Reports about rorting of Australia’s private vocational educational training (VET) system seem to be never-ending.
Following in the footsteps of widespread reports last year (e.g. here, here, here and here) showing massive waste of taxpayer subsidies and the unconscionable targeting of poor areas with “free” laptops if they sign-up to expensive online courses, reports continue to emerge of unscrupulous practices and rorting within the private VET sector.
Last month, a whistle blower accused private VET provider Careers Australia of paying him $5,000 in hush money to keep quiet about rorting of the VET-FEE-HELP scheme.
And on Tuesday night, ABC’s 7.30 Report ran an alarming segment (above) uncovering some of the unscrupulous tactics used by providers like Careers Australia and Acquire Learning to recruit unsuitable people into expensive VET courses:
ALEX, FORMER EMPLOYEE: They received calls from, like, four or five other companies because leads generation companies had sold their information to not just Careers Australia but other companies…
MICHAEL ATKIN: Twenty-three-year-old Alex worked in Careers Australia’s Brisbane call centre until February. He claims competitions, like the one Violet entered, were a major source of sales leads.
ALEX: Ninety-five, 98 per cent of your calls are pretty much cold-calling, where you’re calling people who don’t know they’re going to get a call from Careers Australia. When you’re calling 200-plus people in the middle of the day in Australia, you’re most likely going to get in contact with people who are unemployed, are stay-at-home mothers, single parents and stuff like that…
But online competitions are not the only source of personal information for companies offering vocational education.
PATRICK MAGUIRE, FORMER STUDENT: I certainly didn’t consciously say, “You’re free to pass on my information to an educational service provider.
MICHAEL ATKIN: Patrick Maguire is a former police officer with post-traumatic stress disorder. He registered his details with the employment website CareerOne, which is partly owned by education broker Acquire Learning. Acquire signs students up for various providers, including until recently Careers Australia.
PATRICK MAGUIRE: I got a call on my mobile: very pleasant, very upbeat, very positive.
MICHAEL ATKIN: But Acquire wasn’t contacting him about a job. They encouraged him to sign up for a $20,000 diploma of business, with an Acquire-owned training provider.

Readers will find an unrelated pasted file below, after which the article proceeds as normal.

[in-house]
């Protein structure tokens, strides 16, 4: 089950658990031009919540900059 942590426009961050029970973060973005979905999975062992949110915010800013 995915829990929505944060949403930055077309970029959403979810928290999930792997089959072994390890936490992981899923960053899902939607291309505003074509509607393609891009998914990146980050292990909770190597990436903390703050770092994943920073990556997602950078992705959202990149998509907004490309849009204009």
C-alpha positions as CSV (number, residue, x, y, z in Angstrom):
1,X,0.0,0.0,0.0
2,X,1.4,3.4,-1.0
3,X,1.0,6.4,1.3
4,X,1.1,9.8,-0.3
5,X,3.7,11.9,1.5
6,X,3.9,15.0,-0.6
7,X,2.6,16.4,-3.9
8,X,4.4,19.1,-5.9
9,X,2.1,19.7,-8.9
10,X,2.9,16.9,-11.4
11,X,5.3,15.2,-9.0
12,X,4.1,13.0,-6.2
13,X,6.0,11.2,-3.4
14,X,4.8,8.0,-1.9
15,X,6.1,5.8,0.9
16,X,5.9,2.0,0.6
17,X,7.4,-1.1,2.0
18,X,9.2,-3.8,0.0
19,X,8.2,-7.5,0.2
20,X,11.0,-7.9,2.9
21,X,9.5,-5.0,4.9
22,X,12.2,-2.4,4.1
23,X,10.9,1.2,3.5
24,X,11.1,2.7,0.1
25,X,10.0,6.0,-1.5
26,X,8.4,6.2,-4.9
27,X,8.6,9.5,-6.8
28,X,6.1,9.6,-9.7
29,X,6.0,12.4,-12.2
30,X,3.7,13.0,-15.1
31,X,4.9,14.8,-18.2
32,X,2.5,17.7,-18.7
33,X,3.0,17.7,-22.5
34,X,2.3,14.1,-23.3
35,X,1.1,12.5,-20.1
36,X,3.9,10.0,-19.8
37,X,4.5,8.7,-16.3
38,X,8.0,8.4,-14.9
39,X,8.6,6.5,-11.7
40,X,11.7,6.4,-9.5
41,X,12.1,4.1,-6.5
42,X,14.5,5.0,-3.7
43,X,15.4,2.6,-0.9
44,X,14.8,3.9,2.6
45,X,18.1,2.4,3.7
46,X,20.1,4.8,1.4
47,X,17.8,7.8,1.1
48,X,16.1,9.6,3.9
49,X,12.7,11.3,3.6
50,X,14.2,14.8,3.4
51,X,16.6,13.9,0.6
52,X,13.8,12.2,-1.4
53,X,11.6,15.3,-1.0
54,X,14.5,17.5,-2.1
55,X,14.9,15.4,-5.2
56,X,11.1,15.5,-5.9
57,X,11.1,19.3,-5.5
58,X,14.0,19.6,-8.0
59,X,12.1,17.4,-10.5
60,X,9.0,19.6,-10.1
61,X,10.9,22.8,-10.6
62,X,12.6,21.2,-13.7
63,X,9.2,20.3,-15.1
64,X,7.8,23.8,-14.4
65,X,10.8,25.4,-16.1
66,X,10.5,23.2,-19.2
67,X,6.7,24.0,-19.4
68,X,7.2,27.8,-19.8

PATRICK MAGUIRE: I remember saying to her, “Is there a catch to this? I get the feeling I’m going to have to sign up for something.” And then she brought up the educational aspect and how important it was to re-educate yourself to get back in the workforce. This was going to be a golden ticket to getting a job.
MICHAEL ATKIN: Patrick Maguire was shocked to discover the ACCC is taking legal against Acquire Learning for allegedly using unfair telemarketing tactics to take advantage of vulnerable consumers.
PATRICK MAGUIRE: I felt abused. I felt I’d been assaulted…
GERARD BRODY, CEO, CONSUMER ACTION LAW CENTRE: We are concerned that Acquire seem to be flouting the concerns that have raised both by the ACCC and us and others…
MICHAEL ATKIN: The centre is calling on the Federal Government to ban the use of employment websites to recruit students.
GERARD BRODY: It should be prohibited, in fact, for a third party or a related company contacting someone who has applied for a job about something that’s entirely different to a job.
MICHAEL ATKIN: Employment website Seek also wants the practice banned…
DEREK MILLER: Frankly, we think it’s now time for the Federal Government to take a very hard line, whether it be shutting people down, whether it be prosecuting operators to the fullest extent of the law to recover funds that have been paid improperly to them.
A few months back, The ABC reported that the federal government was preparing to write-off billions of dollars of higher education loans on the back of a blow-out in bad debts relating to the scandal-ridden VET sector.
Fairfax also revealed that private VET courses are costing taxpayers seven times as much as publicly funded TAFEs, amid poor graduation rates:
Taxpayers forked out $73,200 per graduate from private colleges on average, but only $10,500 per graduate in TAFE courses in 2014…
In one case, the Sydney-based AIPE, a Senate committee heard the college received $111 million in Commonwealth funding after handing out just 117 diplomas in 2014…
NSW Greens MP David Shoebridge said the privatisation of vocational training “has been a comprehensive failure” that both major parties shared responsibility for…
In a similar vein, the Grattan Institute’s recent report, entitled HELP for the future: Fairer Repayment of Student Debt, highlighted in all its hideous glory the escalation in HELP loans and doubtful debts:
With much of the rise in bad debts coming from the private VET sector, which has been subject to widespread rorting.
The Turnbull Government simply must crack-down hard on the private VET sector, which is riddled with rorting and waste, has produced poor educational outcomes, and blown a huge hole in the Budget.